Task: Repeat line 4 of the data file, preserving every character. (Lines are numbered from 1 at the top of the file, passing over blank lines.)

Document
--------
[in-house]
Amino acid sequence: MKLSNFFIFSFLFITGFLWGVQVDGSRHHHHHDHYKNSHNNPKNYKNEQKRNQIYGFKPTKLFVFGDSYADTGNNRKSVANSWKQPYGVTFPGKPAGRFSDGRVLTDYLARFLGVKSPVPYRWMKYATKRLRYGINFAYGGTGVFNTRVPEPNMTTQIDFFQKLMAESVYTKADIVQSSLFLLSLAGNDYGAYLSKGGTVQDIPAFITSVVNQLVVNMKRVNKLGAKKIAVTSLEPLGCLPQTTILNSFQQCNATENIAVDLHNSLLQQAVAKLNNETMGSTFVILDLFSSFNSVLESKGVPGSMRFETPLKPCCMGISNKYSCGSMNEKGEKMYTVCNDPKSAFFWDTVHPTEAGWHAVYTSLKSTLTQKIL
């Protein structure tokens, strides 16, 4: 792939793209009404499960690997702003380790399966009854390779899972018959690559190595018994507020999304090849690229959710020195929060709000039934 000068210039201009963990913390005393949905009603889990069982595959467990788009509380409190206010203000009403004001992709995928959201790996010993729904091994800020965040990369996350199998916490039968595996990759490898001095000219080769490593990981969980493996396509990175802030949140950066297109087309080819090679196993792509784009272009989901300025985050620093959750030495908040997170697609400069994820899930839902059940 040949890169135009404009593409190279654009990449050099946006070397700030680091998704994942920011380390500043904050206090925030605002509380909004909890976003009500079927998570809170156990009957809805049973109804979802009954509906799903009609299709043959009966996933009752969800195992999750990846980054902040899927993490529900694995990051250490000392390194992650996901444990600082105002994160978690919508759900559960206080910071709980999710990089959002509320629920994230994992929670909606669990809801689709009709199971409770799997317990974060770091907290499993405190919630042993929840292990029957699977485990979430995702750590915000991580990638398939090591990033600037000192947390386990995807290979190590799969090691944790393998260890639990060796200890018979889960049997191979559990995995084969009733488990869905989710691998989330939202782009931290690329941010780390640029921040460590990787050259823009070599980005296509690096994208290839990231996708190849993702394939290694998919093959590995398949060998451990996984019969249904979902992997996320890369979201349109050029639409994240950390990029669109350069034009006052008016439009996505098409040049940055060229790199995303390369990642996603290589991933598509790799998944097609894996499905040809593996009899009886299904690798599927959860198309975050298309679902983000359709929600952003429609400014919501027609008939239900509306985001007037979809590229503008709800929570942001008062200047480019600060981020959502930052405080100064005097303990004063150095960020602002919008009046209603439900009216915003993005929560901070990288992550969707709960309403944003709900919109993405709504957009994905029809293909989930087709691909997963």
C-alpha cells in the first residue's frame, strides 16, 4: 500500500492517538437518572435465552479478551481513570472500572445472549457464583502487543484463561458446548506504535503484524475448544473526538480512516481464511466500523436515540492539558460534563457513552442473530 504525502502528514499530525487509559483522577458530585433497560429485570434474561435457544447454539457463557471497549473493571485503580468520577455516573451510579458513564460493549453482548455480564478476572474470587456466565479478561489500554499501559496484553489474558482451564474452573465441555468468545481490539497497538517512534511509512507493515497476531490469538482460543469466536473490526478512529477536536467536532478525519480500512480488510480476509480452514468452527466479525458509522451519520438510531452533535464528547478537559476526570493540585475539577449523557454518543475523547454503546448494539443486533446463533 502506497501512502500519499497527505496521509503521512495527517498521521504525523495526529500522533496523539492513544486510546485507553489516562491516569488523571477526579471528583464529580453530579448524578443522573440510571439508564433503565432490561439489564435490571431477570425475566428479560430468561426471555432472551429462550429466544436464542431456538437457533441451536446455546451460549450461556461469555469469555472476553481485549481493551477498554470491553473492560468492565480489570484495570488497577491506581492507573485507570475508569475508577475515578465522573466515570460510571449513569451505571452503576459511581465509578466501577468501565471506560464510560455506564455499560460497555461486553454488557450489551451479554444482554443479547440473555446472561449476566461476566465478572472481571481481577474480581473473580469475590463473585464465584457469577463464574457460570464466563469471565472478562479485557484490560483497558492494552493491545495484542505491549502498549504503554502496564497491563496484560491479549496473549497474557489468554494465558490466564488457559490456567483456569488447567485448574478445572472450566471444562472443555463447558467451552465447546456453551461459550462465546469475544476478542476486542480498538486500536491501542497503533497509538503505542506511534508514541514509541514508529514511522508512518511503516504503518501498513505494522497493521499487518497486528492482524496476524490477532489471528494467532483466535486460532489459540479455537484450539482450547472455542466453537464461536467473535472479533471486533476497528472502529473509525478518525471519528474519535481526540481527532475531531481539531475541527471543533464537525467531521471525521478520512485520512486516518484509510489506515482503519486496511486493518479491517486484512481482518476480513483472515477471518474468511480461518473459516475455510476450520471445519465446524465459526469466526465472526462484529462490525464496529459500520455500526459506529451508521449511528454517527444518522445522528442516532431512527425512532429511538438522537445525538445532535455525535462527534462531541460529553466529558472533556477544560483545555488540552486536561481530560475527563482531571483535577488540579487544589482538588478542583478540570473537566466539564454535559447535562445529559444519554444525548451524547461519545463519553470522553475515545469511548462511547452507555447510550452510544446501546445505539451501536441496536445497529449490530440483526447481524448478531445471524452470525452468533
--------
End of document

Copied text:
C-alpha cells in the first residue's frame, strides 16, 4: 500500500492517538437518572435465552479478551481513570472500572445472549457464583502487543484463561458446548506504535503484524475448544473526538480512516481464511466500523436515540492539558460534563457513552442473530 504525502502528514499530525487509559483522577458530585433497560429485570434474561435457544447454539457463557471497549473493571485503580468520577455516573451510579458513564460493549453482548455480564478476572474470587456466565479478561489500554499501559496484553489474558482451564474452573465441555468468545481490539497497538517512534511509512507493515497476531490469538482460543469466536473490526478512529477536536467536532478525519480500512480488510480476509480452514468452527466479525458509522451519520438510531452533535464528547478537559476526570493540585475539577449523557454518543475523547454503546448494539443486533446463533 502506497501512502500519499497527505496521509503521512495527517498521521504525523495526529500522533496523539492513544486510546485507553489516562491516569488523571477526579471528583464529580453530579448524578443522573440510571439508564433503565432490561439489564435490571431477570425475566428479560430468561426471555432472551429462550429466544436464542431456538437457533441451536446455546451460549450461556461469555469469555472476553481485549481493551477498554470491553473492560468492565480489570484495570488497577491506581492507573485507570475508569475508577475515578465522573466515570460510571449513569451505571452503576459511581465509578466501577468501565471506560464510560455506564455499560460497555461486553454488557450489551451479554444482554443479547440473555446472561449476566461476566465478572472481571481481577474480581473473580469475590463473585464465584457469577463464574457460570464466563469471565472478562479485557484490560483497558492494552493491545495484542505491549502498549504503554502496564497491563496484560491479549496473549497474557489468554494465558490466564488457559490456567483456569488447567485448574478445572472450566471444562472443555463447558467451552465447546456453551461459550462465546469475544476478542476486542480498538486500536491501542497503533497509538503505542506511534508514541514509541514508529514511522508512518511503516504503518501498513505494522497493521499487518497486528492482524496476524490477532489471528494467532483466535486460532489459540479455537484450539482450547472455542466453537464461536467473535472479533471486533476497528472502529473509525478518525471519528474519535481526540481527532475531531481539531475541527471543533464537525467531521471525521478520512485520512486516518484509510489506515482503519486496511486493518479491517486484512481482518476480513483472515477471518474468511480461518473459516475455510476450520471445519465446524465459526469466526465472526462484529462490525464496529459500520455500526459506529451508521449511528454517527444518522445522528442516532431512527425512532429511538438522537445525538445532535455525535462527534462531541460529553466529558472533556477544560483545555488540552486536561481530560475527563482531571483535577488540579487544589482538588478542583478540570473537566466539564454535559447535562445529559444519554444525548451524547461519545463519553470522553475515545469511548462511547452507555447510550452510544446501546445505539451501536441496536445497529449490530440483526447481524448478531445471524452470525452468533